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Nano Dimension’s micro-3D printing advances biomedical research

Through a study center around the accurate recording of neuronal activity in mice, with the aim to elucidate the neuronal circuits and mechanisms involved in the processing of somatosensory information

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Nano Dimension, a supplier of Additively Manufactured Electronics (AME) and multi-dimensional polymer, metal, and ceramic 3D printing solutions, has partnered with leading research centers in Canada and France on a breakthrough project using its precise Fabrica micro-3D printing systems. The study centers around the accurate recording of neuronal activity in mice, with the aim to elucidate the neuronal circuits and mechanisms involved in the processing of somatosensory information. The results of the project underscore the vital role played by innovative manufacturing solutions in the advancement of biomedical research and the development of cutting-edge medical devices.

According to the research team, which comprised researchers from three leading institutions, small or micro medical devices for research project purposes pose significant challenges in production due to their size, dimensional requirements, and intricate features. In this instance, the team needed to design a miniature brace capable of securely holding two electrodes on the vertebra of the mouse. To date, limited attempts have been made to explore the electrical activity of dorsal horn neurons in awake animals, which presented its own challenges for the team.

“Recording the electrical activity of neurons in the spinal cord of a conscious animal is not easy, mainly due to the movements induced by walking and breathing of the mouse, as well as the accessibility of the area in question,” said Louison Brochoire, a PhD student at the University of Bordeaux in France.

Nano Dimension's micro-3D printing advances biomedical research, through the accurate recording of neuronal activity in mice. “For this project, we needed the brace to allow movement of the animal while firmly securing and stabilizing electrodes that were inserted into very minute holes,” said Brochoire, who worked under the supervision of professors from Bordeaux’ Institut des Maladies Neurodégénératives, as well as from the CERVO Research Center and University of Laval in Québec, Canada.

Mindful that traditional manufacturing methods would involve a lengthy struggle to produce a device that could effectively stabilize electrodes in place while maintaining accuracy and functionality, the team partnered with Nano Dimension to find an alternative solution.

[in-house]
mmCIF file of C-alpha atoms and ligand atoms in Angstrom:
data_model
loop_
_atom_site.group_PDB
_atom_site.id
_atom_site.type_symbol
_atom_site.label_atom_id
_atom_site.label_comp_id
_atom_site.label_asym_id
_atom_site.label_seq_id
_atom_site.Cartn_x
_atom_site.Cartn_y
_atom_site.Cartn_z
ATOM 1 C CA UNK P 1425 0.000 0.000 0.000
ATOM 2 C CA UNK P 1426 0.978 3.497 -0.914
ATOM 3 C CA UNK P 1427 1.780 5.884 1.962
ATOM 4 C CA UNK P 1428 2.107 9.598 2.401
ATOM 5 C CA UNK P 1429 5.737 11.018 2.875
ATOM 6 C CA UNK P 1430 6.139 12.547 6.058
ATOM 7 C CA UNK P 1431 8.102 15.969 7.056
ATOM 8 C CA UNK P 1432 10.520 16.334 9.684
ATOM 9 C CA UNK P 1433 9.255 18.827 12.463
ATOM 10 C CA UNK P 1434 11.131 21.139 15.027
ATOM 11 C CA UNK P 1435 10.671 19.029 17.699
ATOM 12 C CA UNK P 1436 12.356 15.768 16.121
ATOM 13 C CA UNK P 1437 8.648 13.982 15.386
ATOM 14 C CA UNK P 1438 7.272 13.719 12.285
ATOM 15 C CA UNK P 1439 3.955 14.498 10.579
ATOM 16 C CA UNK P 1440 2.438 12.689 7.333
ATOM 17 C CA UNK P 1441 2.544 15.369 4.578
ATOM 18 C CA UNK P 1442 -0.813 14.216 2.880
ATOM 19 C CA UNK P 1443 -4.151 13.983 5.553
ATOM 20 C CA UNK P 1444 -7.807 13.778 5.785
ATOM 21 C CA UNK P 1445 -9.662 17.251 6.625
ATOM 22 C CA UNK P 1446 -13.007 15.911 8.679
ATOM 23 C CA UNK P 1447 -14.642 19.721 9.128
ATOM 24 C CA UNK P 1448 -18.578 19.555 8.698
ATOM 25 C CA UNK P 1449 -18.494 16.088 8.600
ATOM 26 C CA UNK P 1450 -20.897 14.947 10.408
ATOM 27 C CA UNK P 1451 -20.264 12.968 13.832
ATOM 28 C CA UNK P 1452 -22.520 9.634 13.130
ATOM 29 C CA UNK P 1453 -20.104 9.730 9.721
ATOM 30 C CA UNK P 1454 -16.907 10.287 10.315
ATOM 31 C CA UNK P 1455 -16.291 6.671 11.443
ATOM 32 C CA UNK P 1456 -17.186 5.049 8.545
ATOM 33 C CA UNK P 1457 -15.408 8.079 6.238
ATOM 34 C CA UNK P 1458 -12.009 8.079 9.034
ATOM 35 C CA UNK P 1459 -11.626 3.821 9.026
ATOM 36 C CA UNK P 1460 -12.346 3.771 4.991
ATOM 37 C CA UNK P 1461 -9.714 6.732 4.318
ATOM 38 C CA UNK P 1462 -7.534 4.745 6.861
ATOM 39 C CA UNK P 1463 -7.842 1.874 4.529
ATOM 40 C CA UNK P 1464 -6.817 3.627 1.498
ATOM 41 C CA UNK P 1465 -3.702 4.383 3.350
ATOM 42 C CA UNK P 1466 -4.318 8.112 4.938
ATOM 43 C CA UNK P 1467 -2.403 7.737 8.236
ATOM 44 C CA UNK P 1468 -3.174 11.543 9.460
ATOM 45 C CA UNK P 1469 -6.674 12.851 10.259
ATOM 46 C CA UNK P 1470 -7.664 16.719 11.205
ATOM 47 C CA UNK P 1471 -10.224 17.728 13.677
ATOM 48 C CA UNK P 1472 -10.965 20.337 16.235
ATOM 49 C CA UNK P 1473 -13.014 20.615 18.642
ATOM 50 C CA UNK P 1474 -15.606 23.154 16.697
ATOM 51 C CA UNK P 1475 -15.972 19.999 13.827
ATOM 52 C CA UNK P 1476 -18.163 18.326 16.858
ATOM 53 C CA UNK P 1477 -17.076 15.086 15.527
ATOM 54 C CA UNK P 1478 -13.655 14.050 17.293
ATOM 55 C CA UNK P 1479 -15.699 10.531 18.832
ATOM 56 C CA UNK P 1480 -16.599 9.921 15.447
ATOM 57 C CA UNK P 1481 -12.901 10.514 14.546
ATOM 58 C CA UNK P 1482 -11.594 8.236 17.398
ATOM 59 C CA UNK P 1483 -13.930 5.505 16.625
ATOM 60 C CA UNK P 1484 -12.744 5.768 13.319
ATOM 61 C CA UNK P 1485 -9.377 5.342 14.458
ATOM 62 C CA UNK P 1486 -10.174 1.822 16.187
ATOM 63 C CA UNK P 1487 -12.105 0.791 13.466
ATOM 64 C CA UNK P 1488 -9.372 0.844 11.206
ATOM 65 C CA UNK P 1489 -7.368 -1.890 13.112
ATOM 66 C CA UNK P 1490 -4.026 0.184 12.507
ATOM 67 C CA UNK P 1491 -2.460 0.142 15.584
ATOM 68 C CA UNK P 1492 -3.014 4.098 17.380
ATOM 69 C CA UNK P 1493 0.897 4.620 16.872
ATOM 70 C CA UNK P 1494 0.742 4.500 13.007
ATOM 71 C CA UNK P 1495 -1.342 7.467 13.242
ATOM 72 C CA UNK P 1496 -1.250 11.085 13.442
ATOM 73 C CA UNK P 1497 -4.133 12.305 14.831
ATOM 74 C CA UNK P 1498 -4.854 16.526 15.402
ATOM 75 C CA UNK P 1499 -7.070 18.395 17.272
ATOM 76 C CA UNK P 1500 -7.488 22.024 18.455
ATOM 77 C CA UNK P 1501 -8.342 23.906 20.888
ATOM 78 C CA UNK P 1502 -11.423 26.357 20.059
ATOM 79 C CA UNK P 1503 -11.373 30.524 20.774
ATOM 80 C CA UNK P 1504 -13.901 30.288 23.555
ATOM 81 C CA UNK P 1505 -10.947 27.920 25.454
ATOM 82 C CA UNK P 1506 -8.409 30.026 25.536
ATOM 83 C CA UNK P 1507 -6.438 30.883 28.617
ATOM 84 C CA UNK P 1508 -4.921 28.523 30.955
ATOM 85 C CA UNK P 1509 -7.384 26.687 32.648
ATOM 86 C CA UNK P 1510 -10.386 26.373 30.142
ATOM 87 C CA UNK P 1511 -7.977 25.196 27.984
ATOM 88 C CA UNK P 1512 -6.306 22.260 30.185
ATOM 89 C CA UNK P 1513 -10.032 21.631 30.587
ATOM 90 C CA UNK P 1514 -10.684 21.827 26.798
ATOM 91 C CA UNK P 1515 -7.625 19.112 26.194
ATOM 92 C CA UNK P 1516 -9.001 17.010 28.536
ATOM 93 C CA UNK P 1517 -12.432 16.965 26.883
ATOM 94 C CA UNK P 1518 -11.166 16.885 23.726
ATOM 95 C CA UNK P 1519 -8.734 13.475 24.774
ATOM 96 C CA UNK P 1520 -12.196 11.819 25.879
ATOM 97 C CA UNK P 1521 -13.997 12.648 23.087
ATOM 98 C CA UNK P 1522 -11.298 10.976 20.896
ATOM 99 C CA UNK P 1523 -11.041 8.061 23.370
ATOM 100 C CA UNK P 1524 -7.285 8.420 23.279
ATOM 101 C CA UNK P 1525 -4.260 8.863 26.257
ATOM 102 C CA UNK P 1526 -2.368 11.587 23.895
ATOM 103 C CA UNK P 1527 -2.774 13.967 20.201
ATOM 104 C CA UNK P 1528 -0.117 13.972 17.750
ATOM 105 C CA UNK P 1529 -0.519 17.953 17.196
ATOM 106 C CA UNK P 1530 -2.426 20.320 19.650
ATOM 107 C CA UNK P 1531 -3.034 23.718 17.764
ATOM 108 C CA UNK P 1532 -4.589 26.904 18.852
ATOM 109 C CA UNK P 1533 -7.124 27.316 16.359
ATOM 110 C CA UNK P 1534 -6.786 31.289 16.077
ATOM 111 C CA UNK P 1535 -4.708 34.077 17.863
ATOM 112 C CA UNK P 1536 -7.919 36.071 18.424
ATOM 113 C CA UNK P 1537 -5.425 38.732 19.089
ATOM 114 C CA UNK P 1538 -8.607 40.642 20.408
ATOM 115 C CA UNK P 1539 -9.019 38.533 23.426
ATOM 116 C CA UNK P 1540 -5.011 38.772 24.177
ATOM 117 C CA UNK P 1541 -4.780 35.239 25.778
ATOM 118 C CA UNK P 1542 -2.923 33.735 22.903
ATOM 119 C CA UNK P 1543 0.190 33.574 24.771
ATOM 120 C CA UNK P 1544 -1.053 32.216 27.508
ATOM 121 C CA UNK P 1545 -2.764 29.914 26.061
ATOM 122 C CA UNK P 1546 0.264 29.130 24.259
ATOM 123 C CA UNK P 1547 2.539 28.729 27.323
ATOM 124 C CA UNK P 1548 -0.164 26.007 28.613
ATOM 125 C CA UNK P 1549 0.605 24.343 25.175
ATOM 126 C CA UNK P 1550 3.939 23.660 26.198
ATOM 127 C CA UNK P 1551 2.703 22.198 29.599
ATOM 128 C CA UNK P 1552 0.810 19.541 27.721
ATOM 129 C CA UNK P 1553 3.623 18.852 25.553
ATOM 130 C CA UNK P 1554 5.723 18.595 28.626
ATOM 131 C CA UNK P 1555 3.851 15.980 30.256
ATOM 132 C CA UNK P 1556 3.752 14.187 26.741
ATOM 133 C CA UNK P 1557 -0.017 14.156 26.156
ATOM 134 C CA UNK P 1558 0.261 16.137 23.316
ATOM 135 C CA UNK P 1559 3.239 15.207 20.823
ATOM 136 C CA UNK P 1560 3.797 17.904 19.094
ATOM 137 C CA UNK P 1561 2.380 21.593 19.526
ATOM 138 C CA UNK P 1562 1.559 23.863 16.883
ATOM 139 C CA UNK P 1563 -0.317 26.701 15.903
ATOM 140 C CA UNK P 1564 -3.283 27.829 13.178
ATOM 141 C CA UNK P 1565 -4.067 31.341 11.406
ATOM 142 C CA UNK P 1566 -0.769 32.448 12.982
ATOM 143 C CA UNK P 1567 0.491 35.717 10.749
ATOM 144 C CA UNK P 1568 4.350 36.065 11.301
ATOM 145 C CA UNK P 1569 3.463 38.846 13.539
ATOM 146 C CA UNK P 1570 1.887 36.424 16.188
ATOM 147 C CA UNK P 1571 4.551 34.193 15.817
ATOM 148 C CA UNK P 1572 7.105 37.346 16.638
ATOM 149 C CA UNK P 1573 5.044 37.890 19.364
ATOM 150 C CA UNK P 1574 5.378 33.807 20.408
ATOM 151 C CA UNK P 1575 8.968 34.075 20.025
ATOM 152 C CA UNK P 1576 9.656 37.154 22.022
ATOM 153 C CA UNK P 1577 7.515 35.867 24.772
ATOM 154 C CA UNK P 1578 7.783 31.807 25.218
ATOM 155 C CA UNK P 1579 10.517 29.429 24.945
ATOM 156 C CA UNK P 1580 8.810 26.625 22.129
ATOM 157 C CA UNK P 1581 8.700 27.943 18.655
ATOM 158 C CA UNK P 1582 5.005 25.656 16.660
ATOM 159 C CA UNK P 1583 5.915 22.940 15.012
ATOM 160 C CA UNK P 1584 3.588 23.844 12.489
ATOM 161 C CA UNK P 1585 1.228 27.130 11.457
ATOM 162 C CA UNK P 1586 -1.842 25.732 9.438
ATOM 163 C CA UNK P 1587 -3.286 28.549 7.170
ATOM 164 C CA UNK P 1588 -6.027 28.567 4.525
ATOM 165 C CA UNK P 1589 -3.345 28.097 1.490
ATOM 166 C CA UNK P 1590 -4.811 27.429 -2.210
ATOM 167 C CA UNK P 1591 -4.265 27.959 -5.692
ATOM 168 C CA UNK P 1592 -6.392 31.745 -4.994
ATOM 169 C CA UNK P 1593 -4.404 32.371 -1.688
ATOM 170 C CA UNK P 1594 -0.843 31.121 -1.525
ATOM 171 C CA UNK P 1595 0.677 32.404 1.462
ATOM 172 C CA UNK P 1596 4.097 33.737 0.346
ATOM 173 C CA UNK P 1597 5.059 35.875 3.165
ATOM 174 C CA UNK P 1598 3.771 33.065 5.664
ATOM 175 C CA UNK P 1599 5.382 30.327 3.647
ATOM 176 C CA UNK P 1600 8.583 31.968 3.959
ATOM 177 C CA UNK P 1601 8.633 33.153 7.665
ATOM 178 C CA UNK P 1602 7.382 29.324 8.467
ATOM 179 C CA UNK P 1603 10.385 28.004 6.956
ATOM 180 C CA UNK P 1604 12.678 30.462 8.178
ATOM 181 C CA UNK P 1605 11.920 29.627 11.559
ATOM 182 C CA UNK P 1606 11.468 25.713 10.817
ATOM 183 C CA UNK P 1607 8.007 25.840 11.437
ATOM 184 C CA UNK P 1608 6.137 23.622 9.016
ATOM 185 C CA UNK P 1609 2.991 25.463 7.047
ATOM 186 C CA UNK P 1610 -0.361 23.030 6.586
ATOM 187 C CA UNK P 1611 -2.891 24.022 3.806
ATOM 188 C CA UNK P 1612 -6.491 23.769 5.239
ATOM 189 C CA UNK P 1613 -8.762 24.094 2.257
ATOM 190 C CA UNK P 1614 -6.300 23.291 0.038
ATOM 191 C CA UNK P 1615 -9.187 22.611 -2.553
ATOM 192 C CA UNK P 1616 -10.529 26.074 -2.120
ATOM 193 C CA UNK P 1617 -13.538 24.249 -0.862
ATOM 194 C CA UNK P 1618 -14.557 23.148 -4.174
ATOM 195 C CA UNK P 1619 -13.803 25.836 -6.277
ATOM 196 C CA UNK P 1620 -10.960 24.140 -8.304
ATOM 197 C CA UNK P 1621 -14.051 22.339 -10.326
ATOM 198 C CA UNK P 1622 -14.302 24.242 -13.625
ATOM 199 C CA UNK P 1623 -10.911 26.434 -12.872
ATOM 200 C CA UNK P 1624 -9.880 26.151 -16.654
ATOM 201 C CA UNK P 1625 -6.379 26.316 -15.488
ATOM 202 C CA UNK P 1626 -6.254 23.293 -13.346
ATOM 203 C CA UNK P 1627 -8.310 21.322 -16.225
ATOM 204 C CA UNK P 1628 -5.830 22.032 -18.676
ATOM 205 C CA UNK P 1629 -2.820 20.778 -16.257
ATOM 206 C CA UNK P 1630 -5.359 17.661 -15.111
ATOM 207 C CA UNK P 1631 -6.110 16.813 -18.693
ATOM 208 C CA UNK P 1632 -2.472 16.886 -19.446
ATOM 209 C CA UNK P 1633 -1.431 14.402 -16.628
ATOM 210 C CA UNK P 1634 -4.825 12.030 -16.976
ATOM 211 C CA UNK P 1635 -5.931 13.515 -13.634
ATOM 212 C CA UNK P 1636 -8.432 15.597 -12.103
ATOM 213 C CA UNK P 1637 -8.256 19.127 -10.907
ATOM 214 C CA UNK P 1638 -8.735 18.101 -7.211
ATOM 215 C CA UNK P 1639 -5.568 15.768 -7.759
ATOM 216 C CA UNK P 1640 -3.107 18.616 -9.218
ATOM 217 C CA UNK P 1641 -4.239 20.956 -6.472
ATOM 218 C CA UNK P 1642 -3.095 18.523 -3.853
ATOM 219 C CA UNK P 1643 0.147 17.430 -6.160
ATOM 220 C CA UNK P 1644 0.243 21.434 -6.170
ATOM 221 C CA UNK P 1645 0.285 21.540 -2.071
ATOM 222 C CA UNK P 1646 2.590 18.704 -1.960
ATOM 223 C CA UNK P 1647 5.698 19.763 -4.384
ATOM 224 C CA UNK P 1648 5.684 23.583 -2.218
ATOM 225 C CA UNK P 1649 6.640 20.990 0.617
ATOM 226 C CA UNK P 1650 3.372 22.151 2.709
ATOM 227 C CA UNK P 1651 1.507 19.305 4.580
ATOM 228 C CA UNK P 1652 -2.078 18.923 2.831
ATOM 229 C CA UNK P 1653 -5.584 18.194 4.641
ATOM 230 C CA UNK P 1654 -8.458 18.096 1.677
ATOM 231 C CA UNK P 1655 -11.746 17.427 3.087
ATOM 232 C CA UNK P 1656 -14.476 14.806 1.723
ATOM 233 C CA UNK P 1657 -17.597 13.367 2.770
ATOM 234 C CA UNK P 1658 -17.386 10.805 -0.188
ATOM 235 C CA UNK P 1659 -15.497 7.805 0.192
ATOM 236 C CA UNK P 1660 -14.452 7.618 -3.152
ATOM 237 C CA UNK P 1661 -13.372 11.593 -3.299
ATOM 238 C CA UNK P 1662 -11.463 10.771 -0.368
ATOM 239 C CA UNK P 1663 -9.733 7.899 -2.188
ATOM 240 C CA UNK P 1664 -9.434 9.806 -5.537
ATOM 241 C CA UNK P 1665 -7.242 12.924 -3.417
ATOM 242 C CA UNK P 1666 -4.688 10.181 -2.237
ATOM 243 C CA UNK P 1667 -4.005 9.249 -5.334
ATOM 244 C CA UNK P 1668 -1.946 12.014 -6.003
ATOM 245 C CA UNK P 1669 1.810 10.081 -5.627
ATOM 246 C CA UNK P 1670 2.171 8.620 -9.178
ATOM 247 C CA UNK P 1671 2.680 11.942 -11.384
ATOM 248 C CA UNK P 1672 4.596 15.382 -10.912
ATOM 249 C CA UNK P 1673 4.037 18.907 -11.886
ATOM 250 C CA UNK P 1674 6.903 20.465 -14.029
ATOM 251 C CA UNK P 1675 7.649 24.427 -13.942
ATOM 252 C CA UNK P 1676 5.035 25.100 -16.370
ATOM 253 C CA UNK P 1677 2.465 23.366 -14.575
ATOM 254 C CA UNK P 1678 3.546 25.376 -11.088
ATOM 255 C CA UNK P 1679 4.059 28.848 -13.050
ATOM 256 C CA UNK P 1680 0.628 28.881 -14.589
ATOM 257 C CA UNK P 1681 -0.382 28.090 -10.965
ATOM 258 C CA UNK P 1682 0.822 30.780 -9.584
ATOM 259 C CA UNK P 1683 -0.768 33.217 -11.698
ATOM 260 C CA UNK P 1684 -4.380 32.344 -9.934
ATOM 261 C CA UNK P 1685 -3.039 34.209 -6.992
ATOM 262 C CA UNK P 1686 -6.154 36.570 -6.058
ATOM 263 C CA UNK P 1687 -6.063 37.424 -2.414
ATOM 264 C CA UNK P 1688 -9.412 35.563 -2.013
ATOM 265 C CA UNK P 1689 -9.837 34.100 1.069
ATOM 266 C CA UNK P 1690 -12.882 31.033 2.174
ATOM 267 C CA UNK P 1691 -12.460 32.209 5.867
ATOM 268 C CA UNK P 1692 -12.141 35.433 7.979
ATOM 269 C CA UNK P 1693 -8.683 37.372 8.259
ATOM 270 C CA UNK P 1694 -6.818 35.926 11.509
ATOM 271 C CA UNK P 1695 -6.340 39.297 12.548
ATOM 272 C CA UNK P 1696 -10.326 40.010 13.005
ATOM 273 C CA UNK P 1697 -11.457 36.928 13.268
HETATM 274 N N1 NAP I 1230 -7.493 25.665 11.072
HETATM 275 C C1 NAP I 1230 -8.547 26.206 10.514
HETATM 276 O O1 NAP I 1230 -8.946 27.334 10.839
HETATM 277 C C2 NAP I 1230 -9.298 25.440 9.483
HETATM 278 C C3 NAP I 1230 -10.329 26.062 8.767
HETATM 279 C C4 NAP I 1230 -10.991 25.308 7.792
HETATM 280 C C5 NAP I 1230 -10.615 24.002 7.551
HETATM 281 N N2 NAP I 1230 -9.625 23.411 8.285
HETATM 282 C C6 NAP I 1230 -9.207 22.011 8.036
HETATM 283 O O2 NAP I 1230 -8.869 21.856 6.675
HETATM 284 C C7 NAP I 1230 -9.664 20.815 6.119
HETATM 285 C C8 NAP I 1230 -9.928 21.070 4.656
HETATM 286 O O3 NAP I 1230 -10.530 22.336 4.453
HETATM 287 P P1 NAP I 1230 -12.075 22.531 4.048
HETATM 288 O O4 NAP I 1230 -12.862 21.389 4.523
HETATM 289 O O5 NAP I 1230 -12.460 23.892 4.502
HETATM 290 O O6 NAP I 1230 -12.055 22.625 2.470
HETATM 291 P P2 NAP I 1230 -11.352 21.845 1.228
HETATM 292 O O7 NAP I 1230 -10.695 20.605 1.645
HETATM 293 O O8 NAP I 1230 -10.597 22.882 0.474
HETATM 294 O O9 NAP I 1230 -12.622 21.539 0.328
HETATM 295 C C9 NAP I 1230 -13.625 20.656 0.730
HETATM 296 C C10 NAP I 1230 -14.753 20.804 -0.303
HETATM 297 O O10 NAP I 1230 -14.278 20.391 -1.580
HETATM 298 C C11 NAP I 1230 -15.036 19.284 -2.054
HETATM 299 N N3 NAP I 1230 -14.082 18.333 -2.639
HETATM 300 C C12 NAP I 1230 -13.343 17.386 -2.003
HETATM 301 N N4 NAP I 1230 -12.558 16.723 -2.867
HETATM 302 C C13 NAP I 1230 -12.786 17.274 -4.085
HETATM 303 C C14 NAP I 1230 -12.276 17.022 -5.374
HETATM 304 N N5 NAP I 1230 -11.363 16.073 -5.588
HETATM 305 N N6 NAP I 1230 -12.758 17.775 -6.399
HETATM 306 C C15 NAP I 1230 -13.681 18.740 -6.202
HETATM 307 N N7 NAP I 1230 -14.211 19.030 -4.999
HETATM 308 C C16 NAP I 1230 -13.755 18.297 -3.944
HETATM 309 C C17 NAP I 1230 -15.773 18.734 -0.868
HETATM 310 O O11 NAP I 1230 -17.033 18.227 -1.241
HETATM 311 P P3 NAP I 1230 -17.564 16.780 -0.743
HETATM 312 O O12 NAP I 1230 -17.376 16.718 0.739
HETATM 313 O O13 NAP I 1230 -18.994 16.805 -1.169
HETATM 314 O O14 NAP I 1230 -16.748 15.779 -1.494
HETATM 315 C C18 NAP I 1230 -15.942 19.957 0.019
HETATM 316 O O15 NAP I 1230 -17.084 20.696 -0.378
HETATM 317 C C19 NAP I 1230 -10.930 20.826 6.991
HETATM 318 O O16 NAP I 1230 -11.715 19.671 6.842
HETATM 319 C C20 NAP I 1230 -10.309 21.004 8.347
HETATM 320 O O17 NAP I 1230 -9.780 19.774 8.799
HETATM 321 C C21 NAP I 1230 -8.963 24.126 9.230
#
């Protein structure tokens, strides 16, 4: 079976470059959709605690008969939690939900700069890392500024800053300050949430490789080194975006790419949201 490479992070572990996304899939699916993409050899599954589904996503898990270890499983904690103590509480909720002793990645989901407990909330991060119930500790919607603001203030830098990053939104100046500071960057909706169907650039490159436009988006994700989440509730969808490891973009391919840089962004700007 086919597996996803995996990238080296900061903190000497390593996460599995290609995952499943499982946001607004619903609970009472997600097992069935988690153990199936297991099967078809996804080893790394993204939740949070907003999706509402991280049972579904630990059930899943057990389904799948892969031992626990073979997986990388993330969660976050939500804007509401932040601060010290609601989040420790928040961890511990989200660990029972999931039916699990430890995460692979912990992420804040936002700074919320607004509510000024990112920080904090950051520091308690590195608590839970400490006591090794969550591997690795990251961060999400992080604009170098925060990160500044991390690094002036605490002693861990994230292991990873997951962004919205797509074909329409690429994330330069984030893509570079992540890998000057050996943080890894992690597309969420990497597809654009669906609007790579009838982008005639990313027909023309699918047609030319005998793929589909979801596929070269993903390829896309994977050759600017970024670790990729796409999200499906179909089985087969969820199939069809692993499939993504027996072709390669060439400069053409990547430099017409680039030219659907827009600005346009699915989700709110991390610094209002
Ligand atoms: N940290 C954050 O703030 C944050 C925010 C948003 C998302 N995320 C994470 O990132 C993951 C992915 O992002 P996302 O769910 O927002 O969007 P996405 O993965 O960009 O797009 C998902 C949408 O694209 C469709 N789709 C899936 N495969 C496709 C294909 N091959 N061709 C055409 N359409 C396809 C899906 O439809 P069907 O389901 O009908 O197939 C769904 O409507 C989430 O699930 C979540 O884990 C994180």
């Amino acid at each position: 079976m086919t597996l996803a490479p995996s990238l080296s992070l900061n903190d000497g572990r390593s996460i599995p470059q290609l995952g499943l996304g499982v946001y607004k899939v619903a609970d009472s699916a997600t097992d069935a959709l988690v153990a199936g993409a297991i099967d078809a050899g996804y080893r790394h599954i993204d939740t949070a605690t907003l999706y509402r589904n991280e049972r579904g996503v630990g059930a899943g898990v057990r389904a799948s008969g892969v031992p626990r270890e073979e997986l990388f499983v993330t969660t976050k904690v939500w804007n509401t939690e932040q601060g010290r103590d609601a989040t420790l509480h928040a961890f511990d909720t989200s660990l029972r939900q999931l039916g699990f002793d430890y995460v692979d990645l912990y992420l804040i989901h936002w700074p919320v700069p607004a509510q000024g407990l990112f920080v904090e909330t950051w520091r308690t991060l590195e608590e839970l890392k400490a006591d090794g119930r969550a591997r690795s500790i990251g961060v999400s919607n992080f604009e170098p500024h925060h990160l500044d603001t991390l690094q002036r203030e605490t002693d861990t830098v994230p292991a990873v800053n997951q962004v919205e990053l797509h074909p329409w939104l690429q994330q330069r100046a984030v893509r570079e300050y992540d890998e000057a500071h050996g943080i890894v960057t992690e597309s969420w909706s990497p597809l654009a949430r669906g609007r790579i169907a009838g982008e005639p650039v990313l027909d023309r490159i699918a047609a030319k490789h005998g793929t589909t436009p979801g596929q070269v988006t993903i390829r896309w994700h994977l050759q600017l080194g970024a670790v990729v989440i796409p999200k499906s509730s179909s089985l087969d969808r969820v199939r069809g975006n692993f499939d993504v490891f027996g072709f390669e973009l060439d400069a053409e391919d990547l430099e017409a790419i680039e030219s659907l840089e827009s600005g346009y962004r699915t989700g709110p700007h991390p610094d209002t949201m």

The intricacy of the design challenge required precise dimensions, including 110µm holes for electrodes in a part that was merely 2.7mm in width. This saw Nano Dimension deploy its Fabrica micro-3D printing technology, which provides unparalleled micron-level precision. Using its Fabrica 3D printers, which produce accurate and functional parts with tight tolerances and a pixel size as small as 4µm and a layer height of between 1-10µm, the company was able to successfully 3D print the required brace. This provided a functional part for the team to use in their research within just one week.

For the research team, the result met their requirements exactly. “The ability to create such precise and minute holes within the brace was critical,” said Brochoire. “This design attribute helped to minimize artifacts caused by breathing and movements of the animal, which would interfere with our electrical signal, complicating the analysis of results.”

To deliver a functional part that met the specific requirements for implantation into a mouse, Nano Dimension used its bio-compatible Fabrica Medical M-810 material. With its clearance for cytotoxicity, which ensures that it is not toxic to human cells, the material was the perfect fit for the device needed by the team.

“The high precision and resolution of Nano Dimension’s micro-3D printing technology, coupled with the use of biocompatible material, empowered us to create a new tool essential for achieving our primary objective. The alternative using other means would have involved printing and modifying a larger part to achieve the desired features. This could have taken several months, which for a research project would be a real issue. Clearly, the use of such technologies in the medical field will surpass many limitations,” said Brochoire.

As well as Louison Brochoire, the other members of the research team comprised Professor Pascal Fossat from the Institut des Maladies Neurodégénératives (IMN); Professor Yves De Koninck from Québec’s CERVO Research Center; Professor Benoit Gosselin from Québec’s University Laval, Faculty of Science and Engineering, Department of Electrical and Computer Engineering; and Juliette Viellard, Post Doctoral Researcher from the University of Bordeaux.

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Edward Wakefield

Edward is a freelance writer and additive manufacturing enthusiast looking to make AM more accessible and understandable.

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